It is—some authors and publishers would say it finally is—a good time to be writing fantasy beyond the boundaries of Northern Europe and Middle-earth. N.K. Jemisin’s Broken Earth trilogy, which offers a subtle interrogation of race as a social construct, just earned its third consecutive Hugo Award for best novel for the concluding volume, The Stone Sky (Orbit, 2017), a reckoning between the magically gifted mother and daughter of an enslaved caste and a collapsing world. Nnedi Okorafor’s Who Fears Death, which follows a woman’s pilgrimage across post-apocalyptic Sudan to confront the genocidal sorcerer who fathered her, has been picked up by HBO, with Game of Thrones creator George R.R. Martin as executive producer. And in August, Native American author Rebecca Roanhorse became only the second writer to win both Hugo and Nebula awards (for the short story “Welcome to Your Authentic Indian Experience™”) and a Campbell Award for best new author in the same year.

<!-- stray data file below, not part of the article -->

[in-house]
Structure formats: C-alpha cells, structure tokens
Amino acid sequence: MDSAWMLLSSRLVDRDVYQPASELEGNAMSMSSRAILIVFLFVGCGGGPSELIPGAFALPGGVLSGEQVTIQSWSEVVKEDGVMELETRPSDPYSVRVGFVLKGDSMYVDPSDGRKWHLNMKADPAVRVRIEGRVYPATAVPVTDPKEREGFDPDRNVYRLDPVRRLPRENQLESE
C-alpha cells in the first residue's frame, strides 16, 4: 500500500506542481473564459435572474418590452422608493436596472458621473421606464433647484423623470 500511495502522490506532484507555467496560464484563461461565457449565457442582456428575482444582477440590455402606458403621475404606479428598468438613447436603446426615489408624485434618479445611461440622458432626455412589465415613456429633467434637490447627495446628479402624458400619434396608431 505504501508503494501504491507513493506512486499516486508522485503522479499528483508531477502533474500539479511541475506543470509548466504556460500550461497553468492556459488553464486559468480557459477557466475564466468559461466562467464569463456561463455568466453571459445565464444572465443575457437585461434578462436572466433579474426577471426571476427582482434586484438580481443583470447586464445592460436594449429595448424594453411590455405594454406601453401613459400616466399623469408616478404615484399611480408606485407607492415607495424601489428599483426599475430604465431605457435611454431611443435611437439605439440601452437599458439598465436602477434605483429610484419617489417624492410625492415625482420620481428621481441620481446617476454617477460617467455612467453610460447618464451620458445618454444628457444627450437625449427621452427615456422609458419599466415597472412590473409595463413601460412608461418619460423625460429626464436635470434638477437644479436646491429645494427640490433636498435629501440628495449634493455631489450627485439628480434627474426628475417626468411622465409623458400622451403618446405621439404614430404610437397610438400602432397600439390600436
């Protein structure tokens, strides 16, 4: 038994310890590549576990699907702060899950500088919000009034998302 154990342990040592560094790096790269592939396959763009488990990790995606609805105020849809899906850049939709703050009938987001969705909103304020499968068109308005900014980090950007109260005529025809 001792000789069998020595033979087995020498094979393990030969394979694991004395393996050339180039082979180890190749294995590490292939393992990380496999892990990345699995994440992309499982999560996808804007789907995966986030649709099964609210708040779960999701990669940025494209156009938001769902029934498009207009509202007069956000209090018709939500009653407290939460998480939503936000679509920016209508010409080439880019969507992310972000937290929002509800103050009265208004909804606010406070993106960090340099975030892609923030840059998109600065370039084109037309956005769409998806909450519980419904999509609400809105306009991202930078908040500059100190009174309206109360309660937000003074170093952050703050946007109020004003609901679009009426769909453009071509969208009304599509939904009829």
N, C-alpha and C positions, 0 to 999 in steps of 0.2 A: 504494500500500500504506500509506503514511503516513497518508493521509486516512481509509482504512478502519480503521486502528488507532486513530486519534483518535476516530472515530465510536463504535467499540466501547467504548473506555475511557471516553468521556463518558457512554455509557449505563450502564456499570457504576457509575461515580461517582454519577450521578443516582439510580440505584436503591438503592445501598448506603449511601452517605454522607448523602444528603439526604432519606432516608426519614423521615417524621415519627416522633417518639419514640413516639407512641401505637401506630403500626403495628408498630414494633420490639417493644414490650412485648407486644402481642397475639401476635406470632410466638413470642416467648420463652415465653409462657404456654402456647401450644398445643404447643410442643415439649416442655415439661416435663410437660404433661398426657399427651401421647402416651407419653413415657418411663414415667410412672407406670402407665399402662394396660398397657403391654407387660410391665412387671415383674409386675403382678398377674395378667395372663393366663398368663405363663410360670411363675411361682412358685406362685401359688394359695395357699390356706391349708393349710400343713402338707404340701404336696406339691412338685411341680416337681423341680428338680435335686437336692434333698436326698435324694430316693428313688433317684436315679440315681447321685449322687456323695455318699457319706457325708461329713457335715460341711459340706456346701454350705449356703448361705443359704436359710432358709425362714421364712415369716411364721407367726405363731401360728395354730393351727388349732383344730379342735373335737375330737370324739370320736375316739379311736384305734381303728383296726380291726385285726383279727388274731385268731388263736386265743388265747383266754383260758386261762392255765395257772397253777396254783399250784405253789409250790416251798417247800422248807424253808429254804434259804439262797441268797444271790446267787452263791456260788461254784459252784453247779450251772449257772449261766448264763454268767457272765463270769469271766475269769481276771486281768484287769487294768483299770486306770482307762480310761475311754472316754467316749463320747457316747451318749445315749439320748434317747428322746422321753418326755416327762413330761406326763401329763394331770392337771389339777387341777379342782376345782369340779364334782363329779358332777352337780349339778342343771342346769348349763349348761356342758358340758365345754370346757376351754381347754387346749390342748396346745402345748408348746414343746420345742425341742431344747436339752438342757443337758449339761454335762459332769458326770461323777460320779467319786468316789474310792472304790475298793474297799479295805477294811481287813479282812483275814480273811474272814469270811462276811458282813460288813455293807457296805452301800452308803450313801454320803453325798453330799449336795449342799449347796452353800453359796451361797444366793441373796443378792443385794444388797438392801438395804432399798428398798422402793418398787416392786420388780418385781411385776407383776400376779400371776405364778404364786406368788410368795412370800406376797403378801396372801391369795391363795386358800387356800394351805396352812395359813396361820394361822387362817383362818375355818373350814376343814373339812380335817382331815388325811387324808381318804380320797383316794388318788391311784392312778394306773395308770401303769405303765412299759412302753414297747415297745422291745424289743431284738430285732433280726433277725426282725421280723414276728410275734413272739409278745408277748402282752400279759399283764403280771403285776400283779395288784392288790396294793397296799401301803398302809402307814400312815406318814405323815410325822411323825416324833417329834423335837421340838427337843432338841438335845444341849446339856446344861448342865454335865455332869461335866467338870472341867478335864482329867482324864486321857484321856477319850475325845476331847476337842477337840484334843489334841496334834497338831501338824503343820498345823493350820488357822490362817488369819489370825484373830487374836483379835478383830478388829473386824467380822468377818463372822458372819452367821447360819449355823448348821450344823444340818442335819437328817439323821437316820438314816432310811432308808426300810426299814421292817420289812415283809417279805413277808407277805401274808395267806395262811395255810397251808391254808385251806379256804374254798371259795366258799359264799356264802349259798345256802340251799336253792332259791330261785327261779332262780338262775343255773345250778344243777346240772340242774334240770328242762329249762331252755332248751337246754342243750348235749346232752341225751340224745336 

“I think more writers are writing out of their own cultures and own experiences instead of feeling obliged to follow,” says Tricia Narwani, the editorial director at Del Rey. “Fantasy doesn’t just have to be Western European, inspired by the Norse sagas and Tolkien.”

Even authors who are working with purely fictional geography, like Jemisin, are more explicitly identifying their protagonists as people of color. In The Priory of the Orange Tree (Bloomsbury, Feb. 2019), Samantha Shannon crafts a high fantasy that evokes the cultural cloister of imperial Japan, albeit one that’s bracing against an invasion of dragons. Shannon makes clear that several of her protagonists are people of color, with a range of hair, skin, and body types.

But the hallmark of many of these titles isn’t just that they are led by characters of color, or that they explore myth structures and landscapes outside of the Western canon’s boundaries. It’s that they do both while reaping commercial and critical success, and across a range of cultures both real and imagined. The question is whether publishers have made, or will make, the kinds of institutional changes that would turn the recent success of those stories into a sustained, long-awaited transition for the genre.